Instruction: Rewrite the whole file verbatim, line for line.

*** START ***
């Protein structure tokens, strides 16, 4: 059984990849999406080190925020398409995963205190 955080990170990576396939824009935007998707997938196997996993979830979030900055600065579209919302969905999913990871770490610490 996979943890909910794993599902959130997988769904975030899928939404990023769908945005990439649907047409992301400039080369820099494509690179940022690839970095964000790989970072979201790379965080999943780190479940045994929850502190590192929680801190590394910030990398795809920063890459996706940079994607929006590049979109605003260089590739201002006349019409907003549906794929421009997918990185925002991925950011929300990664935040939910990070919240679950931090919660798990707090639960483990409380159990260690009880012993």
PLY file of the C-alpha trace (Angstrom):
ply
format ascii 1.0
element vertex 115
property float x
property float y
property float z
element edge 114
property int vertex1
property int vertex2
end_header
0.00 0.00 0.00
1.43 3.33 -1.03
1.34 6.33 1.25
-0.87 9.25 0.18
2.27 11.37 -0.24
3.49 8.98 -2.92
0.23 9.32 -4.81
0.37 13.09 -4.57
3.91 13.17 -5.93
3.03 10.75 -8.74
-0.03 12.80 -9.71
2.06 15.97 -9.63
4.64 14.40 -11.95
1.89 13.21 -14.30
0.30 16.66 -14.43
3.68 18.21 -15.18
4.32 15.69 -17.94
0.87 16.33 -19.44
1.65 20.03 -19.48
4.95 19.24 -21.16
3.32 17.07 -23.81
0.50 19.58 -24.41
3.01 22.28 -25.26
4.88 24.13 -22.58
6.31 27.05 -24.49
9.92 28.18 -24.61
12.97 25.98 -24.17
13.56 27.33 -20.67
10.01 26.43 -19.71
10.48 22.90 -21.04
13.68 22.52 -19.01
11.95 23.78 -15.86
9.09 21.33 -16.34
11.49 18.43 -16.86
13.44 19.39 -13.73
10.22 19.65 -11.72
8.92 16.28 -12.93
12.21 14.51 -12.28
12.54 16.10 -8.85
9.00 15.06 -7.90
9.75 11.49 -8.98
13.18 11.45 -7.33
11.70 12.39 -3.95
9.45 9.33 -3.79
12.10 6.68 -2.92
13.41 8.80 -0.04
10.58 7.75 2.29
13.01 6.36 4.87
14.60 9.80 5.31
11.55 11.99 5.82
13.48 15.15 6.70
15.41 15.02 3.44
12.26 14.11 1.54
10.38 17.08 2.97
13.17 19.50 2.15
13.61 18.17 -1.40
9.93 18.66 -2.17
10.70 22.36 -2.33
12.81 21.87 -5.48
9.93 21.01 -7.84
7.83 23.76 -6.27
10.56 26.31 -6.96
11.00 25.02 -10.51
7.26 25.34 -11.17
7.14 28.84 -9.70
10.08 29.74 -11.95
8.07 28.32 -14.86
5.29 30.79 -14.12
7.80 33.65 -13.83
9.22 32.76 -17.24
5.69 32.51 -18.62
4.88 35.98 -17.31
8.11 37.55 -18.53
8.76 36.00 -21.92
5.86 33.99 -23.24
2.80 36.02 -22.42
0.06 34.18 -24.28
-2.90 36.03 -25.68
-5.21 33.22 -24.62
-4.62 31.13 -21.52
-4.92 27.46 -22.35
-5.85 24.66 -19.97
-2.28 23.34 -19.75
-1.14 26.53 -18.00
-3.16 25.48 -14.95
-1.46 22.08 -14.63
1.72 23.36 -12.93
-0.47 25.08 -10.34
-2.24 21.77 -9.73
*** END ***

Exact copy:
């Protein structure tokens, strides 16, 4: 059984990849999406080190925020398409995963205190 955080990170990576396939824009935007998707997938196997996993979830979030900055600065579209919302969905999913990871770490610490 996979943890909910794993599902959130997988769904975030899928939404990023769908945005990439649907047409992301400039080369820099494509690179940022690839970095964000790989970072979201790379965080999943780190479940045994929850502190590192929680801190590394910030990398795809920063890459996706940079994607929006590049979109605003260089590739201002006349019409907003549906794929421009997918990185925002991925950011929300990664935040939910990070919240679950931090919660798990707090639960483990409380159990260690009880012993």
PLY file of the C-alpha trace (Angstrom):
ply
format ascii 1.0
element vertex 115
property float x
property float y
property float z
element edge 114
property int vertex1
property int vertex2
end_header
0.00 0.00 0.00
1.43 3.33 -1.03
1.34 6.33 1.25
-0.87 9.25 0.18
2.27 11.37 -0.24
3.49 8.98 -2.92
0.23 9.32 -4.81
0.37 13.09 -4.57
3.91 13.17 -5.93
3.03 10.75 -8.74
-0.03 12.80 -9.71
2.06 15.97 -9.63
4.64 14.40 -11.95
1.89 13.21 -14.30
0.30 16.66 -14.43
3.68 18.21 -15.18
4.32 15.69 -17.94
0.87 16.33 -19.44
1.65 20.03 -19.48
4.95 19.24 -21.16
3.32 17.07 -23.81
0.50 19.58 -24.41
3.01 22.28 -25.26
4.88 24.13 -22.58
6.31 27.05 -24.49
9.92 28.18 -24.61
12.97 25.98 -24.17
13.56 27.33 -20.67
10.01 26.43 -19.71
10.48 22.90 -21.04
13.68 22.52 -19.01
11.95 23.78 -15.86
9.09 21.33 -16.34
11.49 18.43 -16.86
13.44 19.39 -13.73
10.22 19.65 -11.72
8.92 16.28 -12.93
12.21 14.51 -12.28
12.54 16.10 -8.85
9.00 15.06 -7.90
9.75 11.49 -8.98
13.18 11.45 -7.33
11.70 12.39 -3.95
9.45 9.33 -3.79
12.10 6.68 -2.92
13.41 8.80 -0.04
10.58 7.75 2.29
13.01 6.36 4.87
14.60 9.80 5.31
11.55 11.99 5.82
13.48 15.15 6.70
15.41 15.02 3.44
12.26 14.11 1.54
10.38 17.08 2.97
13.17 19.50 2.15
13.61 18.17 -1.40
9.93 18.66 -2.17
10.70 22.36 -2.33
12.81 21.87 -5.48
9.93 21.01 -7.84
7.83 23.76 -6.27
10.56 26.31 -6.96
11.00 25.02 -10.51
7.26 25.34 -11.17
7.14 28.84 -9.70
10.08 29.74 -11.95
8.07 28.32 -14.86
5.29 30.79 -14.12
7.80 33.65 -13.83
9.22 32.76 -17.24
5.69 32.51 -18.62
4.88 35.98 -17.31
8.11 37.55 -18.53
8.76 36.00 -21.92
5.86 33.99 -23.24
2.80 36.02 -22.42
0.06 34.18 -24.28
-2.90 36.03 -25.68
-5.21 33.22 -24.62
-4.62 31.13 -21.52
-4.92 27.46 -22.35
-5.85 24.66 -19.97
-2.28 23.34 -19.75
-1.14 26.53 -18.00
-3.16 25.48 -14.95
-1.46 22.08 -14.63
1.72 23.36 -12.93
-0.47 25.08 -10.34
-2.24 21.77 -9.73